Student Parliamentary Debate Program
Young people visit Parliament House to engage with the spirit of South Australia's government and experience the reality of the parliamentary decision making process.
The annual Parliament House Education Service "Open House" is an opportunity for youth from all over the State to learn about the importance of democracy in South Australia. Classes of students come into Parliament House to have a hands-on experience of the democratic process, under the same rules and procedures that our State's politicians use.
Every year students have the opportunity to role-play Parliamentarians and Parliamentary Officers in a one hour debate, developing their knowledge about the implications of democracy, the South Australian political system, the parliamentary law-making process, and the need to work collaboratively to allow shared decision making by a group.
A range of students have attended from metropolitan and rural, private and public, primary and high-schools. Students are prepared for the event by their teachers in the weeks before, learning about the South Australian parliamentary process and brainstorming the arguments for and against the topic to be debated.
With students taking the roles of Speaker, Serjeant-at-Arms, Premier and Leader of the Opposition, as well as Ministers and Members of Parliament, classes debated the merits of several bills under parliamentary conditions. Topics for debate included:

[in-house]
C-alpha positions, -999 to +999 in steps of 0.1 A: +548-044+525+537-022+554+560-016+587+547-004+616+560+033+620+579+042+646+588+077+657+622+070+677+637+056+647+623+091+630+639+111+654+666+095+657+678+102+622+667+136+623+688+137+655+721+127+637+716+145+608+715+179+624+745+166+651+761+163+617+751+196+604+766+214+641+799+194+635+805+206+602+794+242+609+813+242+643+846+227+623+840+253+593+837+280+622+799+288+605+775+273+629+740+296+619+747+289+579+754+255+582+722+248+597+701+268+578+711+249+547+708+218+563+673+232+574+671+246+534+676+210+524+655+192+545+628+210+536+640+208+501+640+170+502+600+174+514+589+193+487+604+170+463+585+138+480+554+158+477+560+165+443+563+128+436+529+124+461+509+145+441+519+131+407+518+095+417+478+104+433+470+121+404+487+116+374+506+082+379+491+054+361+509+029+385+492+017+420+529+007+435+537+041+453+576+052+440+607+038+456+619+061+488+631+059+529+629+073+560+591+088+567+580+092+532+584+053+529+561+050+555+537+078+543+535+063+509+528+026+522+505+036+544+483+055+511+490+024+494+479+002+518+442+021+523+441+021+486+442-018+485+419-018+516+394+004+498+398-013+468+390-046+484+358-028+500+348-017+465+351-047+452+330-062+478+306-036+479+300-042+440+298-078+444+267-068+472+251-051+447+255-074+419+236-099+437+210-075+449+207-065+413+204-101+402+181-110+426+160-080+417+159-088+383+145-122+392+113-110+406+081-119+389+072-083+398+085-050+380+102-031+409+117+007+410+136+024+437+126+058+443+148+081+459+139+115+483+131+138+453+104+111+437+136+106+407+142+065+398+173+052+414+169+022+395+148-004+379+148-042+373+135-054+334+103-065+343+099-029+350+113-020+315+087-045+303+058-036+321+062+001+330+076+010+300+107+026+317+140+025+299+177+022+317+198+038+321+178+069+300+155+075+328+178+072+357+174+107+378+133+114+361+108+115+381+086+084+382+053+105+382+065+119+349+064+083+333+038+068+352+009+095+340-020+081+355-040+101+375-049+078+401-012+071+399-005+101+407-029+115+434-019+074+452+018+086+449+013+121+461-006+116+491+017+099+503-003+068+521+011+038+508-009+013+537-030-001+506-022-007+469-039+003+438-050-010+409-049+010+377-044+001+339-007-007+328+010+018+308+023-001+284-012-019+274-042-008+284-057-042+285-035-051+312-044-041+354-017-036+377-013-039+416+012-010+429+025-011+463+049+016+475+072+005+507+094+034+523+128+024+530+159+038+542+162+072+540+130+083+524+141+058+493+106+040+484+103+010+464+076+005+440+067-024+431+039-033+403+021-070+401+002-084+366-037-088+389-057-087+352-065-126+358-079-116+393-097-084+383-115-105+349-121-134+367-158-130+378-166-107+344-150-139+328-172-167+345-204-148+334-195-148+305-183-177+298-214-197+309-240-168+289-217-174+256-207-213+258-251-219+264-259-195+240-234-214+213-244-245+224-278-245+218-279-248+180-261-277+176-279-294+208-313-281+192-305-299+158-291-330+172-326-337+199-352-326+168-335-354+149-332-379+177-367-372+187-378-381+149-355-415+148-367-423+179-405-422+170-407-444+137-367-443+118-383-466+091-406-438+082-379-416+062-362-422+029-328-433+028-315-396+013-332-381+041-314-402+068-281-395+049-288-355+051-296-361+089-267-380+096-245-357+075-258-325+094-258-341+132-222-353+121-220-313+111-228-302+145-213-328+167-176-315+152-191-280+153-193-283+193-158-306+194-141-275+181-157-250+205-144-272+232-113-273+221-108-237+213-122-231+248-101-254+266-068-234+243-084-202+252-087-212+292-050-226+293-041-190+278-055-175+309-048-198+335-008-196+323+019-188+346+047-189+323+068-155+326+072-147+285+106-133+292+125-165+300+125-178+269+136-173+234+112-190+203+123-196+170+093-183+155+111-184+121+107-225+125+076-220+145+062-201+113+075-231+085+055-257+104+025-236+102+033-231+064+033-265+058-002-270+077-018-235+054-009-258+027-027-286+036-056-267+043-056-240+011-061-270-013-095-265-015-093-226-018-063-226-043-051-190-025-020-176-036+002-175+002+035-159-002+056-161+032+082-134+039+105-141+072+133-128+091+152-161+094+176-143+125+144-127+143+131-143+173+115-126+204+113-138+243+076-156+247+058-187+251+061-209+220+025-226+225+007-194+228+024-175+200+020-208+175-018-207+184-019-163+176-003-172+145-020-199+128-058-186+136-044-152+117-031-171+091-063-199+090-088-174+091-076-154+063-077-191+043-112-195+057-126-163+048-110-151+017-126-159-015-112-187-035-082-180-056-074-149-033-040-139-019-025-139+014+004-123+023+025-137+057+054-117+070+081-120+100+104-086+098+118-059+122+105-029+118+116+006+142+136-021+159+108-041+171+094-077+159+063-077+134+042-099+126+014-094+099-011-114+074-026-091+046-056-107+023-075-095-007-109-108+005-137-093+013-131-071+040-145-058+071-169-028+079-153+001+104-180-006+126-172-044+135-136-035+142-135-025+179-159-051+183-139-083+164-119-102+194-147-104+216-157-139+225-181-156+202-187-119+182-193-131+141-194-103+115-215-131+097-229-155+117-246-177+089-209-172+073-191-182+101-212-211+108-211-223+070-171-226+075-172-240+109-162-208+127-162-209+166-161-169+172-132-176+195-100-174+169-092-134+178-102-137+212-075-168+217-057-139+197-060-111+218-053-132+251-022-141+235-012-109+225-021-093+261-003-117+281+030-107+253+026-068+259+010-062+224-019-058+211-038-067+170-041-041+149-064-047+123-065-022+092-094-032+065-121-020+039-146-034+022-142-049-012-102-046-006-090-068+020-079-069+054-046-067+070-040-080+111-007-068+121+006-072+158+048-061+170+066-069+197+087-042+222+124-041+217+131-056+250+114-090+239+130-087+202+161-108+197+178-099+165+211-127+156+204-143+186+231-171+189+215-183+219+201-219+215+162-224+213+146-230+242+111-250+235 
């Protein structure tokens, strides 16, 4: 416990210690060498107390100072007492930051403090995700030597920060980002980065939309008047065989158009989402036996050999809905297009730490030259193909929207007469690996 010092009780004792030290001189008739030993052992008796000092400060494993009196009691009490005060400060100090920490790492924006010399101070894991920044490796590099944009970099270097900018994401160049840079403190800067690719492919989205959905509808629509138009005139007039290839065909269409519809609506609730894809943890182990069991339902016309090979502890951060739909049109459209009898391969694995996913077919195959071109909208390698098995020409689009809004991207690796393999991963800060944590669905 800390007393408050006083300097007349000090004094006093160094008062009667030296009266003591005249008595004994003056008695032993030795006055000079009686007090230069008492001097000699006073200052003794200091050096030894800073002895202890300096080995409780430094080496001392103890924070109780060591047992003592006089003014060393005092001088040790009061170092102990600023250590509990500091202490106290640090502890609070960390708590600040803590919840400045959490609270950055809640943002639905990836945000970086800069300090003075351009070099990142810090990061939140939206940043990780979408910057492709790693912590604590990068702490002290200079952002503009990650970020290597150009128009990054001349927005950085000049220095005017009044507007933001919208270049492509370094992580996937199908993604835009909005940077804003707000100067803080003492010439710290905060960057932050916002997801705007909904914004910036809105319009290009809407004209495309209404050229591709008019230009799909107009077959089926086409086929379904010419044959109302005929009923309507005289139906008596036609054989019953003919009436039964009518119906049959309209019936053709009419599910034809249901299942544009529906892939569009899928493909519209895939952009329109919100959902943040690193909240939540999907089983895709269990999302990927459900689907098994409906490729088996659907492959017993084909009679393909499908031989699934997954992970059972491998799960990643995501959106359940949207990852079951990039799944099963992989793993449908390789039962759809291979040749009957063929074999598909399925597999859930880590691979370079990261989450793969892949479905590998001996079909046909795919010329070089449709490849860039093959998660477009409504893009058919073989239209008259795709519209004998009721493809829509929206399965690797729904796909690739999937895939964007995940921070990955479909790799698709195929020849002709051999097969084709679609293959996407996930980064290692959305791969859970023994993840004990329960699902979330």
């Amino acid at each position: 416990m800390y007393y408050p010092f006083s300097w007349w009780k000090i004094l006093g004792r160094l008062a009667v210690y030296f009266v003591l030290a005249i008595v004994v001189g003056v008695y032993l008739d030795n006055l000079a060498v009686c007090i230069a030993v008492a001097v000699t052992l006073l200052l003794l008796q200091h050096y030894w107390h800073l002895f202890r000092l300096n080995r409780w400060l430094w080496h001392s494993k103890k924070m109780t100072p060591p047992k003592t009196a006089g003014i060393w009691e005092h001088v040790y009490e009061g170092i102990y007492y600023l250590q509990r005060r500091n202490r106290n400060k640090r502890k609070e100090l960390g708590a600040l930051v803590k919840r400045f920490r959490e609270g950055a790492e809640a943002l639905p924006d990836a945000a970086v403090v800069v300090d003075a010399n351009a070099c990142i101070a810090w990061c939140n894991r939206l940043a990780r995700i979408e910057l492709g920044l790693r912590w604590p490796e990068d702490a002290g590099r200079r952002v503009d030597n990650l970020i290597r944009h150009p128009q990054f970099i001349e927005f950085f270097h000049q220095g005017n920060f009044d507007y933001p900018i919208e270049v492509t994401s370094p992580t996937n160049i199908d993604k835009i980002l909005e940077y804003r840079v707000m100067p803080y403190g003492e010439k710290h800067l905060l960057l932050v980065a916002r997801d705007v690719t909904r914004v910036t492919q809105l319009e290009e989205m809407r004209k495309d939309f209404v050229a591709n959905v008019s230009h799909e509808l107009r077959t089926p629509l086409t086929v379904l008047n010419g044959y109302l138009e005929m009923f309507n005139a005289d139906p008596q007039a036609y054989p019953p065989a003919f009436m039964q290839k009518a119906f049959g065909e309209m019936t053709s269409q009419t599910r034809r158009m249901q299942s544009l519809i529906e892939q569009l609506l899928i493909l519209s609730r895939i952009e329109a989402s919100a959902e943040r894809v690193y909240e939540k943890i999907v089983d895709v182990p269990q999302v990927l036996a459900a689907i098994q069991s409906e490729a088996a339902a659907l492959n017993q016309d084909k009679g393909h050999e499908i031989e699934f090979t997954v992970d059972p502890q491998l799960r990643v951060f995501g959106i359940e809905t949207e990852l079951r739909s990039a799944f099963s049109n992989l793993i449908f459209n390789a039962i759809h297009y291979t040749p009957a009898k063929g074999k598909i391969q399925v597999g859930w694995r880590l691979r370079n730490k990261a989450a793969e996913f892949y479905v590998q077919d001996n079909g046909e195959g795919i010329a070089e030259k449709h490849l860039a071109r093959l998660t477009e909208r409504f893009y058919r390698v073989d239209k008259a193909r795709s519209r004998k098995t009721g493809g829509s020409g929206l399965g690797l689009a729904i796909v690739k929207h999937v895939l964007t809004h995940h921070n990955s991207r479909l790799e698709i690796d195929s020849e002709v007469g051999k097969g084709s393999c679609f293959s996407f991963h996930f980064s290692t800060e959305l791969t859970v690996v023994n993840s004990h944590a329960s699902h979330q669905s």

- The Lengthening of the School Day Bill
- Compulsory Issue of Mobile Phones for all School Students Bill
- Compulsory School Uniform on Excursions Bill
- OR WRITE YOUR OWN BILL USING A TEMPLATE
After the scripted section of the role-plays were completed, students were free to comment on any aspects of the proposed bill, and raise any issues they thought relevant to the issue. The young people present demonstrated a wide range of intelligent and thoughtful commentary, as topics were explored from every angle, and all implications considered.
Finally, each bill was put to the vote, with each student free to make a "conscience" vote, rather than being bound by "party political" constraints. The results obtained varied widely across schools, with some bills being passed by only a narrow margin.
Judging by the vigorous debate and their reluctance to leave the Parliamentary Chambers, all the students who attended enjoyed the experience greatly; perhaps some will return in years to come as actual Members of Parliament.